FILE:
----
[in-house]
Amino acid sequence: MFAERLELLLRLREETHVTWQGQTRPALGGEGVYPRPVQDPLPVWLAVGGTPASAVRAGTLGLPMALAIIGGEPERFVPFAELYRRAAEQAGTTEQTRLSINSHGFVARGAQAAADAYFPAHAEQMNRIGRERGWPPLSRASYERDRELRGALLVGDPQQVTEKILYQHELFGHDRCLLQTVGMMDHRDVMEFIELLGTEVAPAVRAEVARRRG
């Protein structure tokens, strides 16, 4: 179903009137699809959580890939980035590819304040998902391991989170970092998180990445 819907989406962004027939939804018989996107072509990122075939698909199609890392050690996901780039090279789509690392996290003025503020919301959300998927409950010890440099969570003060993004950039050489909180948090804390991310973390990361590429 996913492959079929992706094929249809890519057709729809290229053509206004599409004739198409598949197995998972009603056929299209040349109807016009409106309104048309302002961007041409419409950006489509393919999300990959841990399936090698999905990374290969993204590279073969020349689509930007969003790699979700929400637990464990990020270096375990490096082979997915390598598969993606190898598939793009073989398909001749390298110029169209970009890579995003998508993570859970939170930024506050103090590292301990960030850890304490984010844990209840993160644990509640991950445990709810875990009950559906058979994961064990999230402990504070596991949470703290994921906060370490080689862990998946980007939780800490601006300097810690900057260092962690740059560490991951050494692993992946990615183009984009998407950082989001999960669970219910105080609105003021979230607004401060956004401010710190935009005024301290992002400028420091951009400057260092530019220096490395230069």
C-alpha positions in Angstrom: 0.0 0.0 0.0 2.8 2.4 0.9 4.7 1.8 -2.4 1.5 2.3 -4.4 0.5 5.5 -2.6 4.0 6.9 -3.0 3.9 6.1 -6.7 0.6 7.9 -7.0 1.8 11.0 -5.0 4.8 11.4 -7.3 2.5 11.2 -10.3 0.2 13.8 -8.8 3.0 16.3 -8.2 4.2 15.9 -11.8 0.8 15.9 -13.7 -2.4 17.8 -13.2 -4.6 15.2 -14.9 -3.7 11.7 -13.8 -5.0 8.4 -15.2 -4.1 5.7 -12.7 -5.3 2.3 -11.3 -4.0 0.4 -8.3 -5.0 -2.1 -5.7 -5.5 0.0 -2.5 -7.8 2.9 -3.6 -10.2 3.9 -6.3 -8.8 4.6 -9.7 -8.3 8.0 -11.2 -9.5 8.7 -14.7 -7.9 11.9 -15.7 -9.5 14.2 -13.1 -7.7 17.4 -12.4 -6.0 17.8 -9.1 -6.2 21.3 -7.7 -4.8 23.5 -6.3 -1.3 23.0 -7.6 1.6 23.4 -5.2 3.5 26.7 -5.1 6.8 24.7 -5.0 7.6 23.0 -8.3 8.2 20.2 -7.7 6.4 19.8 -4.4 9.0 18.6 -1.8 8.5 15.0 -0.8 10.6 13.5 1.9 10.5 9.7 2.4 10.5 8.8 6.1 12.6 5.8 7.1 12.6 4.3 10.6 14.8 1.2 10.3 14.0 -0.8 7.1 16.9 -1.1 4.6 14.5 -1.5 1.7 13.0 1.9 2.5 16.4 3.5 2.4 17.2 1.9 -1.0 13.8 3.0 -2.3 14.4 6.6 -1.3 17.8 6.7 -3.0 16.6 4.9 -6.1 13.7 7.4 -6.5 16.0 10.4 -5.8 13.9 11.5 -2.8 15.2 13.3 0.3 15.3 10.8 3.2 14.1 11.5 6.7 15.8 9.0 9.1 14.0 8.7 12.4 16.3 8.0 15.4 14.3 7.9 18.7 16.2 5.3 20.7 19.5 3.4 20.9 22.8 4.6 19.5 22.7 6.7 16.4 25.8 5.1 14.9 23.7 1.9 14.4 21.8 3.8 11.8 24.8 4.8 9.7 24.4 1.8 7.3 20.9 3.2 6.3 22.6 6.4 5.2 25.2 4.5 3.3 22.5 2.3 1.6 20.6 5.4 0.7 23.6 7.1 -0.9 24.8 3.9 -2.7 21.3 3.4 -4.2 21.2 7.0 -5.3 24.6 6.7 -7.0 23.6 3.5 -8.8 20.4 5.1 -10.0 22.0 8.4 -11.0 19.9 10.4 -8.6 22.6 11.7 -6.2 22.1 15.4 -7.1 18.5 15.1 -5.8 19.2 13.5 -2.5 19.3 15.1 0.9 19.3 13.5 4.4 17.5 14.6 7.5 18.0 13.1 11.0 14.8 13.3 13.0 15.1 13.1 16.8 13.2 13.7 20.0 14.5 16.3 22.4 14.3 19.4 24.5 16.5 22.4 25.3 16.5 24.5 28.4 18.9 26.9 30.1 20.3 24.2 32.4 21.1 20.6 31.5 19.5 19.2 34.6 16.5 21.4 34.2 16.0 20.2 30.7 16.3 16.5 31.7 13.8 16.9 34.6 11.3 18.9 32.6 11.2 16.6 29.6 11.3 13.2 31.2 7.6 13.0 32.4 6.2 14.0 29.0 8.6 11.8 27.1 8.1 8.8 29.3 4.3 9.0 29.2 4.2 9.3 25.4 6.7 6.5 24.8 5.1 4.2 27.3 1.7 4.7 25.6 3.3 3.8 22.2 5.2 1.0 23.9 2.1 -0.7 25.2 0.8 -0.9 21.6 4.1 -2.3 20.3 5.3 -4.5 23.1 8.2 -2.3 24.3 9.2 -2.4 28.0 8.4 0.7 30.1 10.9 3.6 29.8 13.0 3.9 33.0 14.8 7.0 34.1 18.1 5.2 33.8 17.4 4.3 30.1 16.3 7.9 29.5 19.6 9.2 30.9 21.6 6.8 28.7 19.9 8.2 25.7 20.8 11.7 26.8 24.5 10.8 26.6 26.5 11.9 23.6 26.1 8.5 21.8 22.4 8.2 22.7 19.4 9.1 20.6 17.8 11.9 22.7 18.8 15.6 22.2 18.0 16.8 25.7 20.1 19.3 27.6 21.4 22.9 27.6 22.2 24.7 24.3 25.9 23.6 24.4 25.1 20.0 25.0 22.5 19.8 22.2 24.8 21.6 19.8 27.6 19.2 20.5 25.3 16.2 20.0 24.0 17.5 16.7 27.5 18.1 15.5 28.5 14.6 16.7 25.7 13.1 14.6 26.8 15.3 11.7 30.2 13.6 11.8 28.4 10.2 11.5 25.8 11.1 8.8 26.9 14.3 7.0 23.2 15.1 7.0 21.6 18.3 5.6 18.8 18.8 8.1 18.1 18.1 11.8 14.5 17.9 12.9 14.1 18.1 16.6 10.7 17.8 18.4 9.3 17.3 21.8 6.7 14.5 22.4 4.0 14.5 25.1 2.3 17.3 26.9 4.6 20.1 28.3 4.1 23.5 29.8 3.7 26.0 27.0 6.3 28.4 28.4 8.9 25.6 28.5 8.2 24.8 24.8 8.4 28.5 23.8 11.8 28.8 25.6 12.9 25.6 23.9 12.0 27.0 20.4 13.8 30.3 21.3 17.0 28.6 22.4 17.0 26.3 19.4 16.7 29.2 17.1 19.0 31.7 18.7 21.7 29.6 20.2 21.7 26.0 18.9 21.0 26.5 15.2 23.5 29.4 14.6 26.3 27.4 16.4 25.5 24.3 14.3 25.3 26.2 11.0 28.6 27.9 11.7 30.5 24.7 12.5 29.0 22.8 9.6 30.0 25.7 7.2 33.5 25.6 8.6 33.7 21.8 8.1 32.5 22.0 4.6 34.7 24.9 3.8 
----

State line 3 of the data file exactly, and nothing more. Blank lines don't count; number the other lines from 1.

């Protein structure tokens, strides 16, 4: 179903009137699809959580890939980035590819304040998902391991989170970092998180990445 819907989406962004027939939804018989996107072509990122075939698909199609890392050690996901780039090279789509690392996290003025503020919301959300998927409950010890440099969570003060993004950039050489909180948090804390991310973390990361590429 996913492959079929992706094929249809890519057709729809290229053509206004599409004739198409598949197995998972009603056929299209040349109807016009409106309104048309302002961007041409419409950006489509393919999300990959841990399936090698999905990374290969993204590279073969020349689509930007969003790699979700929400637990464990990020270096375990490096082979997915390598598969993606190898598939793009073989398909001749390298110029169209970009890579995003998508993570859970939170930024506050103090590292301990960030850890304490984010844990209840993160644990509640991950445990709810875990009950559906058979994961064990999230402990504070596991949470703290994921906060370490080689862990998946980007939780800490601006300097810690900057260092962690740059560490991951050494692993992946990615183009984009998407950082989001999960669970219910105080609105003021979230607004401060956004401010710190935009005024301290992002400028420091951009400057260092530019220096490395230069």